Given that Americans still spend a considerable portion of their budget on gasoline (just under 4 percent in 2012), it’s important to understand why gas prices don’t always move in sync with oil prices. The latter are determined in a more-or-less centralized market, but the market for gas is often local, with prices affected by location, season and taxes, among other factors.
Fifty years ago, Arthur Okun examined the relationship between output growth and the unemployment rate. The empirical relationship of the resulting “Okun’s law” has remained largely intact since then, including during the Great Recession. However, while the law does fit our intuition about economic relationships, it should not necessarily be taken to be causal.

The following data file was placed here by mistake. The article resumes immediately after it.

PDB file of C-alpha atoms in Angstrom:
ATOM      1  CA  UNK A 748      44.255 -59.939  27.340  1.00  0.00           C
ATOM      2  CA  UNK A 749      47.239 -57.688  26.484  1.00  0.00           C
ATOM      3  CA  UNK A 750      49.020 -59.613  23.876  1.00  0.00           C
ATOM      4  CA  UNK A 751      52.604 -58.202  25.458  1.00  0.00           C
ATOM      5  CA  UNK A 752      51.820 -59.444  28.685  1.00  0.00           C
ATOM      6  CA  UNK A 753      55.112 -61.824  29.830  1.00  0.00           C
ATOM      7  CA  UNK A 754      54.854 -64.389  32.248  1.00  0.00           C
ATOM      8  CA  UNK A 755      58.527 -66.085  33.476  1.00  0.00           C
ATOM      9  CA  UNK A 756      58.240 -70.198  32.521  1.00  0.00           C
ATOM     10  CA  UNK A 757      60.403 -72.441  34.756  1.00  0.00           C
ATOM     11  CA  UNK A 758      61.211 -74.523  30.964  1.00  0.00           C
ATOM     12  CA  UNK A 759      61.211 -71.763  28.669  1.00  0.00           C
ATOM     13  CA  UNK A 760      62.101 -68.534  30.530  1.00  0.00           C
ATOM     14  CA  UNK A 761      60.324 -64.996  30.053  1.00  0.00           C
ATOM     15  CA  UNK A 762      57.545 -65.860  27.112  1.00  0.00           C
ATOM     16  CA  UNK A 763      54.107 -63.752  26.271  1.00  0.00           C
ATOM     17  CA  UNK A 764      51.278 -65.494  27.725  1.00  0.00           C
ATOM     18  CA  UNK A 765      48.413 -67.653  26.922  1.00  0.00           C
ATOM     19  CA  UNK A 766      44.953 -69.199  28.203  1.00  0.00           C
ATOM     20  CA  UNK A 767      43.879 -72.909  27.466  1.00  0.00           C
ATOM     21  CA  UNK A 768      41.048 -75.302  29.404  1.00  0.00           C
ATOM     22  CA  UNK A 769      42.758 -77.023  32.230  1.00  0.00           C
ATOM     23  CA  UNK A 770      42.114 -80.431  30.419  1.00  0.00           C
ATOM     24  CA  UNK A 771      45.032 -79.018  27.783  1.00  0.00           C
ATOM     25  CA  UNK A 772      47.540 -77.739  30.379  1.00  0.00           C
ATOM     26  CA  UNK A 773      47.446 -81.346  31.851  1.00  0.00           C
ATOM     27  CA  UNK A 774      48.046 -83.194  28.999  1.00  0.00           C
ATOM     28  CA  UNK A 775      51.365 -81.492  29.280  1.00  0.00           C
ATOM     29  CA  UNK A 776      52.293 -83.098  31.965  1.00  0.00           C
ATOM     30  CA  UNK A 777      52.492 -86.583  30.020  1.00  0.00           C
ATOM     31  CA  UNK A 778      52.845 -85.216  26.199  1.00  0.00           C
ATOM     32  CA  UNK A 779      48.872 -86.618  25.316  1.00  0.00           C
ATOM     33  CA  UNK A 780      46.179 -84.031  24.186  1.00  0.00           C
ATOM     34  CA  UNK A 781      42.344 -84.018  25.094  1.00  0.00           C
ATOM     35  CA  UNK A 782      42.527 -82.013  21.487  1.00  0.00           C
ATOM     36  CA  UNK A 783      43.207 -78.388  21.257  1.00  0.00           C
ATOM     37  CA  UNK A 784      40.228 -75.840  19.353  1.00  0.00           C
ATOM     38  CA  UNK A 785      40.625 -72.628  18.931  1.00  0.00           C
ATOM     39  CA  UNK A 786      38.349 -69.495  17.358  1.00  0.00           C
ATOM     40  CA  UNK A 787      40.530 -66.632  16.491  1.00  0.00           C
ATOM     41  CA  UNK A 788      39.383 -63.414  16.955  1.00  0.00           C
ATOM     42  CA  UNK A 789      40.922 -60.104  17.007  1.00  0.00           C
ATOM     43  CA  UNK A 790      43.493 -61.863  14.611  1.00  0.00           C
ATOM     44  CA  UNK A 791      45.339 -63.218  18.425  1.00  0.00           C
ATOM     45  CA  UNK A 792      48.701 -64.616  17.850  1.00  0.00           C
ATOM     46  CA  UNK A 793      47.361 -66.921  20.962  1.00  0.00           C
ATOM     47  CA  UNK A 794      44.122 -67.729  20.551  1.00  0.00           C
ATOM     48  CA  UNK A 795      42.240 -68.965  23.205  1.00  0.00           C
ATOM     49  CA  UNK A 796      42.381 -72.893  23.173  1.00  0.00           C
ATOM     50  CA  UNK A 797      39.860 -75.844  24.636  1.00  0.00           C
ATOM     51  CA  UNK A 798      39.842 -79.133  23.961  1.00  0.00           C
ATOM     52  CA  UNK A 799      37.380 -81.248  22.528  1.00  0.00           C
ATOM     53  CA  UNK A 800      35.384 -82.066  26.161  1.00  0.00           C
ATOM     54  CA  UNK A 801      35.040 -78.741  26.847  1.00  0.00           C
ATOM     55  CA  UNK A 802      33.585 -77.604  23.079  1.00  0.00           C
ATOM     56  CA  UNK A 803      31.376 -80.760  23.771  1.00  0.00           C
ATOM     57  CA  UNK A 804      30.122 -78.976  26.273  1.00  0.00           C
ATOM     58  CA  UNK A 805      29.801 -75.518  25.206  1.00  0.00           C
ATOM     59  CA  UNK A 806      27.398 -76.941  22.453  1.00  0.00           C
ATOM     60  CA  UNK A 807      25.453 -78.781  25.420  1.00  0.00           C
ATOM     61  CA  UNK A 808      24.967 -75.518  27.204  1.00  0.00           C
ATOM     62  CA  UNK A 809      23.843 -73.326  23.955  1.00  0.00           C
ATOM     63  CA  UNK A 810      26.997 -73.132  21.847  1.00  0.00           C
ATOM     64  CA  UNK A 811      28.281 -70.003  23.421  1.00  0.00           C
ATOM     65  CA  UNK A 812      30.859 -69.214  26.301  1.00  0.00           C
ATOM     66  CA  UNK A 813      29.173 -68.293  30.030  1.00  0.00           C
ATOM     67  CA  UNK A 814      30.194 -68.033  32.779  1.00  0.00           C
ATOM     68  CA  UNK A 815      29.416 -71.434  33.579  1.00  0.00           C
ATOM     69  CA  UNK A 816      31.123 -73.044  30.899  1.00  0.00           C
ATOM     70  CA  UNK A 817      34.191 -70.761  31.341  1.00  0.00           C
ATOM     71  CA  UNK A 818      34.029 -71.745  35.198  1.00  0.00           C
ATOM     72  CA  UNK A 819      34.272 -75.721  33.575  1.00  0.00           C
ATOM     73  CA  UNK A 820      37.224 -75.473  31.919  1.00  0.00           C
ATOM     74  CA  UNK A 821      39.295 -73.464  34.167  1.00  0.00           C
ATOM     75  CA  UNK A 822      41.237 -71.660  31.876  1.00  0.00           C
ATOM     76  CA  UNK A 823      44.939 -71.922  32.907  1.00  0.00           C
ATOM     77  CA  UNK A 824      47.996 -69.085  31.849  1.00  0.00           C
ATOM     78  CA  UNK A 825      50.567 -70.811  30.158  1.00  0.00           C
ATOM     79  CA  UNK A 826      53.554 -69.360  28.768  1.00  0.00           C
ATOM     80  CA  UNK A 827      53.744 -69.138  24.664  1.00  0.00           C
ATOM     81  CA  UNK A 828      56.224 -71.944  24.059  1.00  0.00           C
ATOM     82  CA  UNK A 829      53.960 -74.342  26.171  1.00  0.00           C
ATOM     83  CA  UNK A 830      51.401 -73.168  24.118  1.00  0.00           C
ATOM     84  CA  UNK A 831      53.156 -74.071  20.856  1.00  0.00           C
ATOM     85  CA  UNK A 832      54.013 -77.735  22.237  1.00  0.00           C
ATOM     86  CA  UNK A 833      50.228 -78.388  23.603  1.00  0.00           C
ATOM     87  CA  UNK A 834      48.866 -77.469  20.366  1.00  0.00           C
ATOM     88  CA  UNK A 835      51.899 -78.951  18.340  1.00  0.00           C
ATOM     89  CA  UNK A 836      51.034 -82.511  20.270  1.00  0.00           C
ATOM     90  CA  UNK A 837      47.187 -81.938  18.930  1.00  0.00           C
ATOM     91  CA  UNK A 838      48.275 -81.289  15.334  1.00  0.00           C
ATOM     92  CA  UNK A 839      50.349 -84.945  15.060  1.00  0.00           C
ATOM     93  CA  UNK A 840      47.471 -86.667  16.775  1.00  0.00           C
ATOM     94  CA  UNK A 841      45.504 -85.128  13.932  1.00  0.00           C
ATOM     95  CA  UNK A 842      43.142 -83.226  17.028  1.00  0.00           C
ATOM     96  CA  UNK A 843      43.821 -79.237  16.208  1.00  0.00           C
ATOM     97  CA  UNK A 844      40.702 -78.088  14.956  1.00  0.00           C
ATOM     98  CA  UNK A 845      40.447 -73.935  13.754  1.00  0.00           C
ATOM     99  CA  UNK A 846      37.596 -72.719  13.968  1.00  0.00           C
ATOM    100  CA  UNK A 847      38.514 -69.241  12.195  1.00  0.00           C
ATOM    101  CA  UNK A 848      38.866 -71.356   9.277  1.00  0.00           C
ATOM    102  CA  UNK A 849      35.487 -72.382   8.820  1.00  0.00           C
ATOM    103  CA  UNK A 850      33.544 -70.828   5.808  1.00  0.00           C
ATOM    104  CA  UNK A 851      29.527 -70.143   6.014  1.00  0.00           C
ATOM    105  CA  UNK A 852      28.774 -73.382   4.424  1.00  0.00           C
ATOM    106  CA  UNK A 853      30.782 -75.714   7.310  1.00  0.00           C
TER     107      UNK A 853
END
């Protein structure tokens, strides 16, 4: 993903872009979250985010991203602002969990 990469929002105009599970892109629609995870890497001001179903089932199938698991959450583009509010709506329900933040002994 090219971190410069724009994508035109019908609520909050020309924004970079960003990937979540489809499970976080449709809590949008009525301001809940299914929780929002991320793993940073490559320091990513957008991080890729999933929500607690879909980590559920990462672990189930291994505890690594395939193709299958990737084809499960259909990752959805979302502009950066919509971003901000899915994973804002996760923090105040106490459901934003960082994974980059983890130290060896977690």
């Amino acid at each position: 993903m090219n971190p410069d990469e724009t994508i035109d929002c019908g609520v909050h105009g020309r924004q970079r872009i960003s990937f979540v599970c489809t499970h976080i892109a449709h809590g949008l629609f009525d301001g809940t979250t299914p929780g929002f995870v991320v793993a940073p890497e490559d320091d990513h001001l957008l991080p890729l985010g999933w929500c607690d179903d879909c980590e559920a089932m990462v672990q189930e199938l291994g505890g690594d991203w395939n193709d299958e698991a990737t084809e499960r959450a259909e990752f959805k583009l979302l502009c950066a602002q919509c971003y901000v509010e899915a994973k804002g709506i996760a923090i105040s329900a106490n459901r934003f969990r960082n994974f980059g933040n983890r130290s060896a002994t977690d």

In measuring the returns to education, economists usually focus on the number of years of schooling. But many people would say that the quality of schooling matters, too, even at the high school level. Does the type of high school attended make a difference in future income?